Losing Alaska: A community checkmated by climate change
Review: Irish filmmaker Tom Burke's documentary is engrossing but a little bit shapeless
Film Title: Losing Alaska
Director: Tom Burke
Starring: No actors
Running Time: 83 min
Enough dissembling has gone on about climate change to convince many in the temperate west that the effects are yet to register in significant fashion. Tom Burke’s worrying documentary should do something to dismantle that complacent notion.
The Irish filmmaker goes among the citizens of Newtok in Alaska to tease out a tale of sorrow and unease. That locale has gone through significant changes in recent years. Once permanently snowbound, it now reveals soil and grass during the warmer seasons and finds itself ever closer to the nearby Ningliq river. Fresh, running water is now in short supply. Wild storms hammer the shingles.
In very American fashion, a decision has been made to move the entire community nine miles upriver to less insecure ground. It seems Newtok would be the first US community to be driven from its home territory by the current wave of climate change.
Losing Alaska is frank in its acknowledgment that human beings are often their own worst enemies
Making promiscuous use of aerial footage, Losing Alaska offers worrying reportage on the day-to-day effects of such devastation. The consequences of living with no running water in lavatories is depicted with graphic unpleasantness.
Losing Alaska - Official Trailer
The wider psychological damage is emphasised with occasional references to a rise in suicide among young people. One citizen explains that, once a winter phenomenon, that tragedy now strikes as often in the long spring evenings.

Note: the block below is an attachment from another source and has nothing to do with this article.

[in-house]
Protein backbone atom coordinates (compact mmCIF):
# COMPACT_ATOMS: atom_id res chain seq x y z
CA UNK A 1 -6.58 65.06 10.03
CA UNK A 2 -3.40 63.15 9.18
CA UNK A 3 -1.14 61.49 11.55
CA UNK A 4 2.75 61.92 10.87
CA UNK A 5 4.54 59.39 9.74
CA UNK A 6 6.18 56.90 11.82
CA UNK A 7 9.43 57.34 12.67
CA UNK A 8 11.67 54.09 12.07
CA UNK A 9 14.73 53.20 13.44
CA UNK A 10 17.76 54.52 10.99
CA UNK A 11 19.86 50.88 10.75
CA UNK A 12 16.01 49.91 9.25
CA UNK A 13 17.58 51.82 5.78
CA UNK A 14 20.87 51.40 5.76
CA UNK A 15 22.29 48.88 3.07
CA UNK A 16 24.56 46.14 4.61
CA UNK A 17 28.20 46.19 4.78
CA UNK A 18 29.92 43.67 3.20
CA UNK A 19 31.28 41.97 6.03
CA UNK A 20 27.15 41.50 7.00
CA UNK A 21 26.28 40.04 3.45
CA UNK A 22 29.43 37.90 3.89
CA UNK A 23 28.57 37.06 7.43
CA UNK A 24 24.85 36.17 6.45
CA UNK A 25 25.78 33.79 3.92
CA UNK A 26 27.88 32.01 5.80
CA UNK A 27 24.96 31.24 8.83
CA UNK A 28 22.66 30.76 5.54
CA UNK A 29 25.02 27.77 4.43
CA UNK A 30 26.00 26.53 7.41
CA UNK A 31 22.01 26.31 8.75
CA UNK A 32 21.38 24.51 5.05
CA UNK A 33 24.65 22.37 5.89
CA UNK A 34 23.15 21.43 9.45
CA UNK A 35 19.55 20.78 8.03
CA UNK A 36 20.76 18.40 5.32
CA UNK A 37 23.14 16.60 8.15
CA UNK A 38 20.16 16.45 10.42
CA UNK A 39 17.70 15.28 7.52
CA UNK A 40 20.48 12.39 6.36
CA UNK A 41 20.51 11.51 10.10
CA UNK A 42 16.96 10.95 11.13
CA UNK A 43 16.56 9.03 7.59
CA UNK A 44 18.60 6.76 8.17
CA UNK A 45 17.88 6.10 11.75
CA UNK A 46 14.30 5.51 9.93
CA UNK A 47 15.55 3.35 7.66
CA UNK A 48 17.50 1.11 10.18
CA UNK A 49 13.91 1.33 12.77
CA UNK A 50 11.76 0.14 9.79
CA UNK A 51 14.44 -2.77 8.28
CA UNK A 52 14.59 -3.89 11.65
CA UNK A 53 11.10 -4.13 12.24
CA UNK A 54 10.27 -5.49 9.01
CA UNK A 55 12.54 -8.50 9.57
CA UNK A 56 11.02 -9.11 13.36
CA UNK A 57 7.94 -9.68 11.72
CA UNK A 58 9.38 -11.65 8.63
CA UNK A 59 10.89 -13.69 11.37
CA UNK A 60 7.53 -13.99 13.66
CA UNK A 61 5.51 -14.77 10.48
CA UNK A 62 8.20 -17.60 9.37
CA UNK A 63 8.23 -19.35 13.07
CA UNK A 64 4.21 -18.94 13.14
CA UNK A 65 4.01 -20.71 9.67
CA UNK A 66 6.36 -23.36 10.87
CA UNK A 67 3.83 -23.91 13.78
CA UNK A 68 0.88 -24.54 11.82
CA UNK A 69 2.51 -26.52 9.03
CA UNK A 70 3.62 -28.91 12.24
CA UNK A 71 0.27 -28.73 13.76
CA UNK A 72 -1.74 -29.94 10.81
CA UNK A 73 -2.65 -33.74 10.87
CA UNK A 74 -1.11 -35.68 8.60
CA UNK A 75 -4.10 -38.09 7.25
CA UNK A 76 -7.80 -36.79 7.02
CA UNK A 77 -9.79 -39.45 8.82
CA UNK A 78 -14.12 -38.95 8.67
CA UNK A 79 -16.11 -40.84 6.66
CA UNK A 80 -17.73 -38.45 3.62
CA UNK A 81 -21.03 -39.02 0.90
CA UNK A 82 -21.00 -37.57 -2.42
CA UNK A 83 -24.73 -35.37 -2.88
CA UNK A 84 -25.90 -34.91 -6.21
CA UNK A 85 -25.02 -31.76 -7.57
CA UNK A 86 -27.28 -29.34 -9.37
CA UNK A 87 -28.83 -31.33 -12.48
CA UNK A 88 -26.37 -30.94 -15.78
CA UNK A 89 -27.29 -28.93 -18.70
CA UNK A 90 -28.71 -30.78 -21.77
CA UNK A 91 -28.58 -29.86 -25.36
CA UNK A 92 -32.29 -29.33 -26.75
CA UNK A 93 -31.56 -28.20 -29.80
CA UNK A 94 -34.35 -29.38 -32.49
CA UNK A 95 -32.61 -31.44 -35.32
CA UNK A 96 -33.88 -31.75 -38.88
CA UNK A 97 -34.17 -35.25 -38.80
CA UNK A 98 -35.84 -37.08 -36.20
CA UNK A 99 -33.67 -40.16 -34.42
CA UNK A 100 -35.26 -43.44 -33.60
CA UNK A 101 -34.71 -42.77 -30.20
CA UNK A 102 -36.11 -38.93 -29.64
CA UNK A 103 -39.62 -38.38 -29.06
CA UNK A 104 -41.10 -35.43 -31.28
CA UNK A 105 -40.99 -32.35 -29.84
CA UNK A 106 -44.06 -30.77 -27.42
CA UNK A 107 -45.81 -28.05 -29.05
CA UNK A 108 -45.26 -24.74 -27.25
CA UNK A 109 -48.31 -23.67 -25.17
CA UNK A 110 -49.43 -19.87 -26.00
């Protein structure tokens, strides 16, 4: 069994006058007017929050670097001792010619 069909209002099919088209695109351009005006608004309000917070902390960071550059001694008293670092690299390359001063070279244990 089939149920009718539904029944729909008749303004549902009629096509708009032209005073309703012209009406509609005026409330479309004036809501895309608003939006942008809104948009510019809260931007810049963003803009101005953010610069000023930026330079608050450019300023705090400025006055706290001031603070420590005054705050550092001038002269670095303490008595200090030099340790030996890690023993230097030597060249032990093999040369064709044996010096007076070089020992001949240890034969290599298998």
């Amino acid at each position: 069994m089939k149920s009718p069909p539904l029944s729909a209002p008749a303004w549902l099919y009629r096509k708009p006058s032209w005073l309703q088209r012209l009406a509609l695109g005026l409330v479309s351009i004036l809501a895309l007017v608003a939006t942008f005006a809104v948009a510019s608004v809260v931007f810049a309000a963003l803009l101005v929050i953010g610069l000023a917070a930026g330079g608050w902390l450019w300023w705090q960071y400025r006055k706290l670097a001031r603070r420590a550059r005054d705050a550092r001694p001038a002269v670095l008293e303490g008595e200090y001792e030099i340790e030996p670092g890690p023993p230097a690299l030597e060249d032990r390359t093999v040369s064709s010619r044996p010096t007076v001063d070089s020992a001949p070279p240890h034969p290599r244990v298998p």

Losing Alaska is frank in its acknowledgment that human beings are often their own worst enemies. The citizens of Newtok are struggling with nature and the authorities. That part of Alaska is a long way from Juneau and much farther from Washington, DC. But there are also fierce battles between warring factions within the community – some wish to stay, others wish to expedite the move. Traditional values compete with contemporary concerns.
That sounds like a lot to pack into a small space. Losing Alaska, though engrossing throughout, does come across as a wee bit shapeless. The personal testimonies are affecting.
“Climate change is like playing chess and it has checkmated us,” someone says. A Halloween sequence emphasises everyday Americana among the Arctic tundra. The harsh landscapes are beautiful. But the film never quite finds a satisfactory arc. Nor does life, I guess. Maybe that’s part of the point.
Opens on October 4th